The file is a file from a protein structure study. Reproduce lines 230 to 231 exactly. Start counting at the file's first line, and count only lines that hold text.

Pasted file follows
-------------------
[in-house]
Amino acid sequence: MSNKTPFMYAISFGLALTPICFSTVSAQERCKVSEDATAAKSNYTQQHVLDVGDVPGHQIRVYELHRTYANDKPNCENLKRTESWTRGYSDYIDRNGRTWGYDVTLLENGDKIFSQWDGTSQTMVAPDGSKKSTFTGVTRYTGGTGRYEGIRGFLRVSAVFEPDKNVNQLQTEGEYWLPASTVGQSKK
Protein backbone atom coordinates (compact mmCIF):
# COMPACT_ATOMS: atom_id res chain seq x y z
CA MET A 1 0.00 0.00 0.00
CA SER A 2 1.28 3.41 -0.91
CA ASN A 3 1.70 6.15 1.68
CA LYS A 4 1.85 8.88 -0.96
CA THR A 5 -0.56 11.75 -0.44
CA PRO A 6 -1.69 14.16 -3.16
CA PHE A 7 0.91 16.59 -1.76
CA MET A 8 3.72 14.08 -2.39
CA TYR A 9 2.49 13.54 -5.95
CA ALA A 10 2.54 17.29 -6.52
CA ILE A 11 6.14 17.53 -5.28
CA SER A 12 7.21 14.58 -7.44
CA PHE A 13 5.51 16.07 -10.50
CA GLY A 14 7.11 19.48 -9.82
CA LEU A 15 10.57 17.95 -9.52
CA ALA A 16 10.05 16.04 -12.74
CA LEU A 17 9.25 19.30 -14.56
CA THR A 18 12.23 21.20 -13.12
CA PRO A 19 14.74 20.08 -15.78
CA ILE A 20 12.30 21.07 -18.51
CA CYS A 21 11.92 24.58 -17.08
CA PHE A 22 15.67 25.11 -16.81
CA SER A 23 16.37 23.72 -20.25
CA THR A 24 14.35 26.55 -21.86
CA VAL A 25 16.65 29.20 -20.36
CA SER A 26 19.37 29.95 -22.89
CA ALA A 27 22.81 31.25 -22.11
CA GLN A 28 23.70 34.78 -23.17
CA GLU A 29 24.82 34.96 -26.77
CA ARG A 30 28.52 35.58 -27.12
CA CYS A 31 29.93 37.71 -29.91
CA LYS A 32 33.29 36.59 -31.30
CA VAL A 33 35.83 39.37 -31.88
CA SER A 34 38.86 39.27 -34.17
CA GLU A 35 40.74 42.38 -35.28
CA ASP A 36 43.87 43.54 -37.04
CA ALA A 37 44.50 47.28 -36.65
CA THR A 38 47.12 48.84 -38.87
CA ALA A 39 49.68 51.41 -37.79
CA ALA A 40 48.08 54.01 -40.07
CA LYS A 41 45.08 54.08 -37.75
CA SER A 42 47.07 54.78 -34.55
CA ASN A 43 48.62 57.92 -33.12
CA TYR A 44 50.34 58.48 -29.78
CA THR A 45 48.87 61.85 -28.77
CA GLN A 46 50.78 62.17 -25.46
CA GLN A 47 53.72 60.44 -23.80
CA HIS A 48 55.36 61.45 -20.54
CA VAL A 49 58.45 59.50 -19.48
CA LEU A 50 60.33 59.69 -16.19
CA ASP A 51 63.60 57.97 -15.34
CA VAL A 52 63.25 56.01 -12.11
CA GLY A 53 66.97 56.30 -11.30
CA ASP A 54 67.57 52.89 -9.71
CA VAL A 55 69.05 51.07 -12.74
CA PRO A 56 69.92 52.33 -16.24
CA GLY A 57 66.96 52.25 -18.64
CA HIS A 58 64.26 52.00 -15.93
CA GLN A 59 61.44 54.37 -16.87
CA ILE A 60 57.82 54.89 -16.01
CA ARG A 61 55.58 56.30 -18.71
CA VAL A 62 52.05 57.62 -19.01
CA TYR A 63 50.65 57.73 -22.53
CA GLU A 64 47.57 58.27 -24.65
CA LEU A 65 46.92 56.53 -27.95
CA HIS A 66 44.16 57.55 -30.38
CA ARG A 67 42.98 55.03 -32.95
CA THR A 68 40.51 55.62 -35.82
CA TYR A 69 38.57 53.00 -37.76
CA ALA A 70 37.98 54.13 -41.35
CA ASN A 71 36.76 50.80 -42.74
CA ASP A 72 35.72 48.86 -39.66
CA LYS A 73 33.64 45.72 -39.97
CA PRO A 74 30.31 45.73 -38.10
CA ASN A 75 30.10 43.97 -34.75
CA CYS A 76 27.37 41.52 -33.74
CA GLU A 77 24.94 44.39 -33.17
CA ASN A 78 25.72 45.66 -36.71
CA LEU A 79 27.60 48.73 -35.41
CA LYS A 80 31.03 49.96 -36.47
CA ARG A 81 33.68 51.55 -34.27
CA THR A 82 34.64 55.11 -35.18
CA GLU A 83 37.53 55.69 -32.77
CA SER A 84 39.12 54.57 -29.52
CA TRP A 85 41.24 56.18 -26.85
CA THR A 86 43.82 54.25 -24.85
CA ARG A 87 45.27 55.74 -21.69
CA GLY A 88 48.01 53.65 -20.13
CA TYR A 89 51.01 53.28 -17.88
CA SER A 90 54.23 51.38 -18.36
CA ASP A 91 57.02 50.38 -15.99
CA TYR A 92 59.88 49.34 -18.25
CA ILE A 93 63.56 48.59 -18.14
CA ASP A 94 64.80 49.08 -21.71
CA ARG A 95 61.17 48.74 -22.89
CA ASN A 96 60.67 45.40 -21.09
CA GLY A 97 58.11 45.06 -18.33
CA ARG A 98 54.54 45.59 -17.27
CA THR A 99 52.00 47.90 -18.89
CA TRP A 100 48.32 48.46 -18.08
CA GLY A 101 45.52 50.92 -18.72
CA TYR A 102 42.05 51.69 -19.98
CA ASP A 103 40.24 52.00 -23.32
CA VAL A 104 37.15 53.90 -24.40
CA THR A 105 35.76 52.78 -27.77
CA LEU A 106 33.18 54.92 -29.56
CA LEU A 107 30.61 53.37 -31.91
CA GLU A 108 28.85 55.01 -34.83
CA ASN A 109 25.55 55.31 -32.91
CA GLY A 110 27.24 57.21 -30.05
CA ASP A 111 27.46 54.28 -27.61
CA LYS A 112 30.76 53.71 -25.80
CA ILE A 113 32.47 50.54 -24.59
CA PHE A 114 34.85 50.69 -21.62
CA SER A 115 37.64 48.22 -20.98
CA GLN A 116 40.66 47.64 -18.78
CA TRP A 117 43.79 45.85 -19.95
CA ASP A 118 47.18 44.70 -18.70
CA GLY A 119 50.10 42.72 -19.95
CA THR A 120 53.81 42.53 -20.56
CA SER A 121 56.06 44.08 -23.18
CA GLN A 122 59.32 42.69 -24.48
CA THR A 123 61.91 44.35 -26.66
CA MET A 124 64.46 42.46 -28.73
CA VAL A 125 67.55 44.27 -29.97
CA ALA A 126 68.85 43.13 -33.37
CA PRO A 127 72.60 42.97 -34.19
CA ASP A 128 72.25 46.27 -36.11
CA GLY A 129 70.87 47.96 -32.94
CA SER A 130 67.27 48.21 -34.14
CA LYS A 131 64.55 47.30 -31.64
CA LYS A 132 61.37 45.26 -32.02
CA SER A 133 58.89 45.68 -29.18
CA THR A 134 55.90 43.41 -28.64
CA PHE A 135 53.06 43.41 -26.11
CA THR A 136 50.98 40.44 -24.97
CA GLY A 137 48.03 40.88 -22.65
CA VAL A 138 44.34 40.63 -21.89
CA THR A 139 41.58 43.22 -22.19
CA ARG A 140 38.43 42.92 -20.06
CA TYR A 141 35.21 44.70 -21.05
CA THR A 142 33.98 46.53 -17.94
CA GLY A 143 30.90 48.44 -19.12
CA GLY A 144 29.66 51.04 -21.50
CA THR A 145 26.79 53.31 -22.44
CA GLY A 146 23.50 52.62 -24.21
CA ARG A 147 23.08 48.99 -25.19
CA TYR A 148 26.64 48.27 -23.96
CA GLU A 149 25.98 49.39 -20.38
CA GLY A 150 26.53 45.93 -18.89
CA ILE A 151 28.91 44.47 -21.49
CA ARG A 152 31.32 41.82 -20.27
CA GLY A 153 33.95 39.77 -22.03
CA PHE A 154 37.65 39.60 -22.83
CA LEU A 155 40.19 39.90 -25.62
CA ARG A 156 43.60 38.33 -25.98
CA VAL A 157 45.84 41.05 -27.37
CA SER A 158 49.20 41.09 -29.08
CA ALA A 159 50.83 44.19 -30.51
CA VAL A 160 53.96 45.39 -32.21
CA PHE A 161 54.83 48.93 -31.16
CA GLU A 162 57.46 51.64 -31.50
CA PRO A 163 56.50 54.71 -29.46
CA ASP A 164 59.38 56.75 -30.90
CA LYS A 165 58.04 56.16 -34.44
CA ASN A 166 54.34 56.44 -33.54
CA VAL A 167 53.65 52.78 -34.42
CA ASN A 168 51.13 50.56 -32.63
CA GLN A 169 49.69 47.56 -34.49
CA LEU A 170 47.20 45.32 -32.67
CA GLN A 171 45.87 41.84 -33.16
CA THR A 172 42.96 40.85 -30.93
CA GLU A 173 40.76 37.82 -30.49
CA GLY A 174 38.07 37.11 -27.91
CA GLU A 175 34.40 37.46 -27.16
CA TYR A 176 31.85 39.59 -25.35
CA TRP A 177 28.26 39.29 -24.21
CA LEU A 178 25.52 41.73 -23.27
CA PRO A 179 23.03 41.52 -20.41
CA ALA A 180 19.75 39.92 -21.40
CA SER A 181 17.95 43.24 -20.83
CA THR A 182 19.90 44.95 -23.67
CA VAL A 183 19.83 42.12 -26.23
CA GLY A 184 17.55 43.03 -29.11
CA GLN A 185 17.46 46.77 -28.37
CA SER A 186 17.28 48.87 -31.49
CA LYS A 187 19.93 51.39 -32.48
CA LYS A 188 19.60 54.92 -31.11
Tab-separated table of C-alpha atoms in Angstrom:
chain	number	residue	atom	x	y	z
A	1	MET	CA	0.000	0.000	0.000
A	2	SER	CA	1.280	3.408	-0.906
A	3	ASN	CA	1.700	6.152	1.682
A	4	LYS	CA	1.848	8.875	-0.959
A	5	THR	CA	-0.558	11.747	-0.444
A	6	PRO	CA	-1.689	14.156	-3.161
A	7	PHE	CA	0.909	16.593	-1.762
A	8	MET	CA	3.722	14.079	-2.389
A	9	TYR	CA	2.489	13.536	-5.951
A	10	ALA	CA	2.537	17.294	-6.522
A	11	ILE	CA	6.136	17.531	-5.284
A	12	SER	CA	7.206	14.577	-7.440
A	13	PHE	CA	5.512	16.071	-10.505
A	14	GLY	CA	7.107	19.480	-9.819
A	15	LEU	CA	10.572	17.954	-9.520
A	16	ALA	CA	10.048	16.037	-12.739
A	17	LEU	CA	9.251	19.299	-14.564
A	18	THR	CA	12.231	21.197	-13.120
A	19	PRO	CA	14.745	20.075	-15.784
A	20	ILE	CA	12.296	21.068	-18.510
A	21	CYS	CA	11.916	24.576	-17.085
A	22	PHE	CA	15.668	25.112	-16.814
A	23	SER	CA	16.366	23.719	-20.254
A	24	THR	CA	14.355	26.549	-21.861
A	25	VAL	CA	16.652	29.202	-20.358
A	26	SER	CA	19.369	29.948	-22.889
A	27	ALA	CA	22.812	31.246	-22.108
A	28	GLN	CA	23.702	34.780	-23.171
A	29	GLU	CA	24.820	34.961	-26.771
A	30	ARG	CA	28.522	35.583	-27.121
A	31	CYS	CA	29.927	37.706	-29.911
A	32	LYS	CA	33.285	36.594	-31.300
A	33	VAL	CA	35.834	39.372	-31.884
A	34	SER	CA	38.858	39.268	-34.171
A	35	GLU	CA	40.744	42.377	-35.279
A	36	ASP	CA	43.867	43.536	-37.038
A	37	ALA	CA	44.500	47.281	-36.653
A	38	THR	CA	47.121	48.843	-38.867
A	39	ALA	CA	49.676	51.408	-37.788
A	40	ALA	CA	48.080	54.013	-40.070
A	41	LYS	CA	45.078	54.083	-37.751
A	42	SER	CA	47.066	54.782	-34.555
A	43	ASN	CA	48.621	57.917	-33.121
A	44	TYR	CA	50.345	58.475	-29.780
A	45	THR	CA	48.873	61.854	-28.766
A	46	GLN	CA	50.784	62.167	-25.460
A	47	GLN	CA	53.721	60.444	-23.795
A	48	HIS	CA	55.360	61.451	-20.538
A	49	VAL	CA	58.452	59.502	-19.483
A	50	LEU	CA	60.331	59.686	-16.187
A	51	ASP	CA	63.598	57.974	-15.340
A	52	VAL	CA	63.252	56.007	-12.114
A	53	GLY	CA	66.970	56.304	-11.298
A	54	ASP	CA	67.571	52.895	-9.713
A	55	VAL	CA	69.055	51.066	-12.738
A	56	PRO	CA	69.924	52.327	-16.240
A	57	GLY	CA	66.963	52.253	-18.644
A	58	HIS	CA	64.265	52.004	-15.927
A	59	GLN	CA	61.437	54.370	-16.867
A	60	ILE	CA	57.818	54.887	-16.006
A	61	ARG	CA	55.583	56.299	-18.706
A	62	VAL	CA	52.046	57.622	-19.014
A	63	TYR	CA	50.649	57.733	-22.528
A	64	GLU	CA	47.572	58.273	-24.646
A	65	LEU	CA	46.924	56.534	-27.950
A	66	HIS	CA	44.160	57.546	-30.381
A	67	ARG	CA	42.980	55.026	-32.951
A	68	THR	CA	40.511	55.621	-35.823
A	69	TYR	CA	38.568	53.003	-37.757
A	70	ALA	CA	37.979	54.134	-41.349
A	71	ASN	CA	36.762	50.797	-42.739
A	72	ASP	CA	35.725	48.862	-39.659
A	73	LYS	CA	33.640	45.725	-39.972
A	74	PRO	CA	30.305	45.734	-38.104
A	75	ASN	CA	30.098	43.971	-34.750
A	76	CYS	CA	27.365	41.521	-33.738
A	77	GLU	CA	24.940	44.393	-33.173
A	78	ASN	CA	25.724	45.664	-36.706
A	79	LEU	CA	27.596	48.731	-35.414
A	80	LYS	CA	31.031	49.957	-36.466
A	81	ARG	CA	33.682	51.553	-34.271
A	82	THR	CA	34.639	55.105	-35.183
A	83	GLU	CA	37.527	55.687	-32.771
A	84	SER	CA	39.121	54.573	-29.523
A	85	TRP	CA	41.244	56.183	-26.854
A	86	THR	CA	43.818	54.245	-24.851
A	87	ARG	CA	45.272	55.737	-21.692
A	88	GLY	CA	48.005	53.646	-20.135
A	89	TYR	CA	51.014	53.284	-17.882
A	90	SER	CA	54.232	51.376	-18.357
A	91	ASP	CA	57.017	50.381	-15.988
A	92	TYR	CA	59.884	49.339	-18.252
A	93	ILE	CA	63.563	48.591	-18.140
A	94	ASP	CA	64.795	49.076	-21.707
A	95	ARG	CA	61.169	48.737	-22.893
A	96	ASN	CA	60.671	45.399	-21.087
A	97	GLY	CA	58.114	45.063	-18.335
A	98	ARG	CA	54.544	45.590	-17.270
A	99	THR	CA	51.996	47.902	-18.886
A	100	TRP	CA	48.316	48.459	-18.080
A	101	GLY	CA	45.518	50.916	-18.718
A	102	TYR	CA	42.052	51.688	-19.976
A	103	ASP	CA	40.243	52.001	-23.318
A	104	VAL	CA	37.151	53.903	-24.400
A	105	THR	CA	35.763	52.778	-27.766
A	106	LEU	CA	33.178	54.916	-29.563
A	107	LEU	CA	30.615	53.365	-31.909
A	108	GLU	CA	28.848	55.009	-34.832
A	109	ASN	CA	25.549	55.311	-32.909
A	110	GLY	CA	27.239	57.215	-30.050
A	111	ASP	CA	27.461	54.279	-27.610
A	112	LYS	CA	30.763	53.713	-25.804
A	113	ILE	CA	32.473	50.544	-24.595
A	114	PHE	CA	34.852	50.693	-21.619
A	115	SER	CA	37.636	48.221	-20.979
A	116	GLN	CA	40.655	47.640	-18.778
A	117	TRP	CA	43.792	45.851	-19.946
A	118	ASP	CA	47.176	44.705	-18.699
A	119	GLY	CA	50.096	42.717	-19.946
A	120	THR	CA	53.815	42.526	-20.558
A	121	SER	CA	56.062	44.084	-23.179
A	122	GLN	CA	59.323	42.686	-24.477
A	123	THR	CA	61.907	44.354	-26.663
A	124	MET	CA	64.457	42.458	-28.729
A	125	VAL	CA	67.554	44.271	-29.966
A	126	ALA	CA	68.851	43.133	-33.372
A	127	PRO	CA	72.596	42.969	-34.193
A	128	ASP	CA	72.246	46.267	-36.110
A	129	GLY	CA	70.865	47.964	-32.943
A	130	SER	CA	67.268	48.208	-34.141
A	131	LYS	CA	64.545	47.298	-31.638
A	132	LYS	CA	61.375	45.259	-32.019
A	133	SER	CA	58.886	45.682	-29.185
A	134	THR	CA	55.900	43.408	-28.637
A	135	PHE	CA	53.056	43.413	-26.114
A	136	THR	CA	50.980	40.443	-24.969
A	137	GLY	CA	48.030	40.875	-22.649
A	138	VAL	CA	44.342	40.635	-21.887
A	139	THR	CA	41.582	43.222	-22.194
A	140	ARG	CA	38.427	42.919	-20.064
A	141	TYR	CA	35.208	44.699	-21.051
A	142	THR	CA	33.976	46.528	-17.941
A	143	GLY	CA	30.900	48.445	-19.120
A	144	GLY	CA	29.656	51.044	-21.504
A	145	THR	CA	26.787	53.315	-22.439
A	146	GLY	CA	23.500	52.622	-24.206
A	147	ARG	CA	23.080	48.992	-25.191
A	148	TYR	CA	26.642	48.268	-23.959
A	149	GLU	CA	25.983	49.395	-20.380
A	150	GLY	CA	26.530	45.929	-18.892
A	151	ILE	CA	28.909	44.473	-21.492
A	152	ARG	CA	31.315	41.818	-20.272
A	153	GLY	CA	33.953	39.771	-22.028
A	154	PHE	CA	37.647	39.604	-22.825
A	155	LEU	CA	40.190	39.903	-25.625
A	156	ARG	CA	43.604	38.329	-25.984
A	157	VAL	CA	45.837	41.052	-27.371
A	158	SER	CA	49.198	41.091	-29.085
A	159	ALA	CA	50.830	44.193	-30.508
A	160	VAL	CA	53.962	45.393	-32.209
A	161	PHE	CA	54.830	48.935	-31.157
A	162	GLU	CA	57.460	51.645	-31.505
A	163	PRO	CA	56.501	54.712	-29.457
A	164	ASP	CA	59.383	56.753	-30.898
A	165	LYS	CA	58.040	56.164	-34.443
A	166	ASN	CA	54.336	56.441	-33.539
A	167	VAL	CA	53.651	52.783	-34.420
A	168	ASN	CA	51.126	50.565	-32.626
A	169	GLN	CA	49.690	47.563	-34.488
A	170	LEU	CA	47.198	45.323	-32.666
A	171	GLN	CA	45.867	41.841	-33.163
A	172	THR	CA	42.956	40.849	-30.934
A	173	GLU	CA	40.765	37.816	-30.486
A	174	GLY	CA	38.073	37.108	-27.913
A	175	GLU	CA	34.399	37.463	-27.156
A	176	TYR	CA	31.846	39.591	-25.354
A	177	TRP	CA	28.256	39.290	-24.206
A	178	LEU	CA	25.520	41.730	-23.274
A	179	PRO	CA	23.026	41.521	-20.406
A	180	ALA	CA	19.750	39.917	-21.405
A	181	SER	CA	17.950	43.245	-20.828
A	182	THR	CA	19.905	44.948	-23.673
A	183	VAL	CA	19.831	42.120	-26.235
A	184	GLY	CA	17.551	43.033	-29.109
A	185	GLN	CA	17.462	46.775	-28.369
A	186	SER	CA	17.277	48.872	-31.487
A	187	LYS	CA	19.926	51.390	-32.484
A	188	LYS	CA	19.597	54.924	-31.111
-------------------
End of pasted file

A	36	ASP	CA	43.867	43.536	-37.038
A	37	ALA	CA	44.500	47.281	-36.653